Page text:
One would be hard-pressed to find a single person who thought Alexander Povetkin (26-1, 18 knockouts) would emerge victorious in his October 5th fight against heavyweight kingpin, Wladimir Klitschko (61-3, 51 knockouts). Instead, the point of discussion was whether Povetkin would be stopped, and if so, when? Ultimately, Provetkin proved a lot of nay-sayers wrong. Sure, he lost the bout in a fairly one-sided fashion, but the fact that he managed to last twelve rounds against an opponent as frustratingly patient and dominant as Klitschko is impressive in and of itself.
In the build-up and to the opening moments of the bout, one couldn’t help but notice the disparity in size between the two fighters. Ultimately, it was Klitschko’s length which was Povetkin’s main concern as his gameplan revolved around getting on Klitschko’s inside in hopes of rendering his significant reach advantage useless. For the first minute of the opening round it seemed to be working, but in a manner that was as surprising as rain in Seattle, Klitschko managed to quickly take control of the bout with his telephone-pole jab and in-ring IQ.
Still one couldn’t ignore Povetkin’s sheer determination in taking the fight to the Ukrainian as he was willing to risk it all just to land a big shot. Just as Povetkin began gaining some momentum behind him in the second, Klitschko managed to knock him down with a short hook. From this point forward, Klitschko was absolutely dominating the fight, but not in a manner one would normally expect. Rather than engaging the hard-charging Russian, Klitschko relied on his jab and his weight to win each of the twelve rounds. It was this constant leaning and pushing on Povetkin that left the packed house in Russia booing, and at one point even chanting in favor of Povetkin.
As the fight went on, Povetkin’s chances at victory continued to slip away. Suddenly, the focus was now on the fact that Klitschko seemed to be showing the signs of fatigue through the middle rounds. Just as Povetkin attempted to touch-up the tired Klitschko, the Ukrainian quickly abused his unpopular leaning tactic. Each of his jabs was immediately followed by a clinch or lean on Povetkin. Everyone in attendance and watching the fight at home grew tired of the cautious tactic, but it seemed the referee didn’t mind the constant pauses in action.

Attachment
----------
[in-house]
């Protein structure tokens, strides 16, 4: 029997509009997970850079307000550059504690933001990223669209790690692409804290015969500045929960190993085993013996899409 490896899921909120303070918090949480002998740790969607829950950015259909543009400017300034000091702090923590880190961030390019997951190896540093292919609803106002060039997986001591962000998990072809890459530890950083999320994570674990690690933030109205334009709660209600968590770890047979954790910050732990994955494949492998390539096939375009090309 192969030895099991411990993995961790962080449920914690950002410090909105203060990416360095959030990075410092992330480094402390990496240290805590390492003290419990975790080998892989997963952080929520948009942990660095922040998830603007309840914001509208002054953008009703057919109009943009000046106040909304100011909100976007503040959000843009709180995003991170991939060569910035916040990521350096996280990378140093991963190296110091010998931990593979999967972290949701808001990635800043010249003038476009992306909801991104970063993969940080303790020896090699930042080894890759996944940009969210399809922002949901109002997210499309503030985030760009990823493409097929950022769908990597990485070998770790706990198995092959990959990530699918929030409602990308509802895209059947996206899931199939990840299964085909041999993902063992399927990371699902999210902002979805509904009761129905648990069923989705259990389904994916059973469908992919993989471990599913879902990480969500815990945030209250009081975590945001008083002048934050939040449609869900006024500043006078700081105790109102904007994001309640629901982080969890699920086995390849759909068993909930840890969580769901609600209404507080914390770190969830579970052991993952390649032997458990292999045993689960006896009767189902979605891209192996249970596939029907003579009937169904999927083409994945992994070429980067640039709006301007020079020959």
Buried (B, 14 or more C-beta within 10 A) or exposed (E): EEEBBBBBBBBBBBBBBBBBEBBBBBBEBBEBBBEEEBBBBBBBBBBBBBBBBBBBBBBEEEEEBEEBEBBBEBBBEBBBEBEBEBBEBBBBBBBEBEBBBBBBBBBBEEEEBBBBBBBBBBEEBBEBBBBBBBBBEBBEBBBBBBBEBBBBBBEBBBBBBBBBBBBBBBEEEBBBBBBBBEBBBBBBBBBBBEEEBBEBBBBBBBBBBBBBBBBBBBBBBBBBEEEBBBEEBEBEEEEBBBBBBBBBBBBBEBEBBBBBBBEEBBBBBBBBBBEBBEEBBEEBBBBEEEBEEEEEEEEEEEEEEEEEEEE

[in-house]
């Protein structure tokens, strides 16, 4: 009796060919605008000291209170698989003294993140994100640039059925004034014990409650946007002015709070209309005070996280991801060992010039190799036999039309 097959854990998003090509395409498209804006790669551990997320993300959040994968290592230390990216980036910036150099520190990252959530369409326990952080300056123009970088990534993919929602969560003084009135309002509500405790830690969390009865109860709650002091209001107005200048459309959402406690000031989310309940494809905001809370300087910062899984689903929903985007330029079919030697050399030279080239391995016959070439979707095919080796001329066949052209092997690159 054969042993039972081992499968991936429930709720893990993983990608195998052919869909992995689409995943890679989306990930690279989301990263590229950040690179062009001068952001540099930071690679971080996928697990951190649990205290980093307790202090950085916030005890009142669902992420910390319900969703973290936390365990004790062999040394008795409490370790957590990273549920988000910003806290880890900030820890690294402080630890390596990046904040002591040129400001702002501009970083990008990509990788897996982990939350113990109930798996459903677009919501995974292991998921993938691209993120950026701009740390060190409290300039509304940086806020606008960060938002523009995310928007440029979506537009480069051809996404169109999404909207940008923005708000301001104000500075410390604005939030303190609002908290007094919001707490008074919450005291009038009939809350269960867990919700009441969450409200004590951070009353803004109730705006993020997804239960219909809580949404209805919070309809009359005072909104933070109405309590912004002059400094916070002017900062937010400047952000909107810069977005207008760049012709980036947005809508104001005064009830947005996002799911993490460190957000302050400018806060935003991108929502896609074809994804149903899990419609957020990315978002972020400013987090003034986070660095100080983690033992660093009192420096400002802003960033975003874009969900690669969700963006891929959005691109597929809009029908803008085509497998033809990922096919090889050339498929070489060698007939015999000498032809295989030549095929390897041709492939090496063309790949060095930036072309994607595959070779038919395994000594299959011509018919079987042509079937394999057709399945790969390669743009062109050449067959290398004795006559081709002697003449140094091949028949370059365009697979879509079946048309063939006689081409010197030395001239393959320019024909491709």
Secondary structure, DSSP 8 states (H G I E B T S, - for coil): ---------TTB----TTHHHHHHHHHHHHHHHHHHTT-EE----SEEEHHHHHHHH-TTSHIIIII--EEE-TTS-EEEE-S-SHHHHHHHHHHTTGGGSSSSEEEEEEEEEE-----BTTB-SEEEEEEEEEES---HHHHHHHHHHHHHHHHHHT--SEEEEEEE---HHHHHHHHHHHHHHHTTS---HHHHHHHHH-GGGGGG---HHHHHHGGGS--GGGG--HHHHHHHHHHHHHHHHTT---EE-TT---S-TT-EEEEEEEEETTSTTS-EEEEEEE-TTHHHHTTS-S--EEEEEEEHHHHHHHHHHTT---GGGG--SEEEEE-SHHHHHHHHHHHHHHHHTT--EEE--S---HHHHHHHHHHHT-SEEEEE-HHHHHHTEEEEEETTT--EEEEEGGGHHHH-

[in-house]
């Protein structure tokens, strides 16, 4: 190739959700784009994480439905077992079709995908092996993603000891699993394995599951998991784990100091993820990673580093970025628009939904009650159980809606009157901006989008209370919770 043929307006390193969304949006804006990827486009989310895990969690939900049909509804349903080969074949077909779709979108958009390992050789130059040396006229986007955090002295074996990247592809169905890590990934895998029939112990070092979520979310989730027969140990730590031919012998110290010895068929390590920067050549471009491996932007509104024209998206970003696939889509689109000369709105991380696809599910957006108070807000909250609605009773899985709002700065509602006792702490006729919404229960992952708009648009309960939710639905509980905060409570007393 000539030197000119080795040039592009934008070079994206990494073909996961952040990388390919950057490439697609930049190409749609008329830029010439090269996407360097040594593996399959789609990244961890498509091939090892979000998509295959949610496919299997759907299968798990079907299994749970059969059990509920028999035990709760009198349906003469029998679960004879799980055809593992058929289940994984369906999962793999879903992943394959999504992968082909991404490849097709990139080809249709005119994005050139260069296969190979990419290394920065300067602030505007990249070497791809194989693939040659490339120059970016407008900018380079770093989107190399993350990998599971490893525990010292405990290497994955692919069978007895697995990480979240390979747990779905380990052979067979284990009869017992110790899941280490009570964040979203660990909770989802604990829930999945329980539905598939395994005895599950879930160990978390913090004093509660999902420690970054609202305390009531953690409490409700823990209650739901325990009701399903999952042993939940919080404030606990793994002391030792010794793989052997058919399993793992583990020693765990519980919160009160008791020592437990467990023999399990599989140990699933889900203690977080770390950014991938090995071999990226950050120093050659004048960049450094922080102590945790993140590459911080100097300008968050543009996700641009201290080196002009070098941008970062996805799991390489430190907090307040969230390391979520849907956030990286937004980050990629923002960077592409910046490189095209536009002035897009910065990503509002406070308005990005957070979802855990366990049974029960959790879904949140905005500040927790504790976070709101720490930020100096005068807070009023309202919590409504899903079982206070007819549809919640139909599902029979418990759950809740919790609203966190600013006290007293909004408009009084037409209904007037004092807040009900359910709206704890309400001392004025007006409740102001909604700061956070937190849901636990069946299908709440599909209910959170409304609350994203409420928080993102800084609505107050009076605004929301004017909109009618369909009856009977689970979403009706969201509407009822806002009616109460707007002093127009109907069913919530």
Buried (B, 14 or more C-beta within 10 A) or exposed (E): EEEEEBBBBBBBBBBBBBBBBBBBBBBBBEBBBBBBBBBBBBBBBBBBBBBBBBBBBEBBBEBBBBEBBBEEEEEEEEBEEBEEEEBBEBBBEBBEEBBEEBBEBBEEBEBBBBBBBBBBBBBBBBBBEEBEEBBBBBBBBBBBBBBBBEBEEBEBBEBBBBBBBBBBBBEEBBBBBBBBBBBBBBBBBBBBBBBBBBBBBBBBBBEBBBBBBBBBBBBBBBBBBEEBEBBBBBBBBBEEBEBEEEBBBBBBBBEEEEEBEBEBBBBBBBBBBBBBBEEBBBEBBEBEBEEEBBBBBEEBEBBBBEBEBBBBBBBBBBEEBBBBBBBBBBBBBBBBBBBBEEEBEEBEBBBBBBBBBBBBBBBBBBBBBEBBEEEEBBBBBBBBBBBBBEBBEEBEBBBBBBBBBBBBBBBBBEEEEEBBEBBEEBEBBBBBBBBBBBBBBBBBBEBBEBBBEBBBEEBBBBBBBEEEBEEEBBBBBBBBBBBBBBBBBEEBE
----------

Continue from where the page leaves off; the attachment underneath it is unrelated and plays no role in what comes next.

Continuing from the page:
The crowd continued raining down “boos” as the bout approached its final rounds, and this finally seemed to inspire action from the Klitschko. After scoring a questionable knockdown against Povetkin at the start of the seventh round, Klitschko managed to knock the Russian down two more times in the same round, thus already cementing his lead on the judge’s scored cards.
Just as Klitschko sensed the lead however, he went back to the tactic that led him through the first six rounds of the bout. This led to the already desperate Povetkin to come out even more aggressive, but with his legs already taken from him it was obvious that his best efforts were futile. Once again in the ninth round, Povetkin was knocked down from a “punch” that appeared to be more of a shove. Still, the look of disappointment was obvious on his face, but Klitschko didn’t look to confident either.
The final two rounds proved to be the most dramatic moments of the bout which really sums up the dragged-out nature of the bout. Early in the 11th, Povetkin caused Klitschko to briefly trip on a logo. This was immediately taken as a stumble by Klistschko due to one of Povetkin’s punches, and it sent the crowd and members of the broadcast team into a ruckus as they were convinced that Klitschko was hurt. The excitement was proven premature, and the next high point of the bout seemed to be when the ref finally docked a point from Klitschko for his constant holding and pushing. This infuriated many as Klitschko had been doing this the entire bout, and it wasn’t until the eleventh round that the referee finally decided to discipline the fighter on the matter.
As the twelfth round passed, the collective sigh could be heard from across the stadium. The judges scored cards had Klistchko pitching a shut-out on scores of (119-104), (119-104), and (119-104). Although dominant, this victory over Povetkin will undoubtedly be the topic of many a debate as it forces one to question Klitschko’s standing amongst the all-time greats of the division, and whether one can ever find truly competent judging and refereeing in boxing these days. It’s a bout that did little but waste time and leave fans with more questions than answers, but all one can do now is hope that another match-up will come along to rid our memories of Klitschko vs. Povetkin.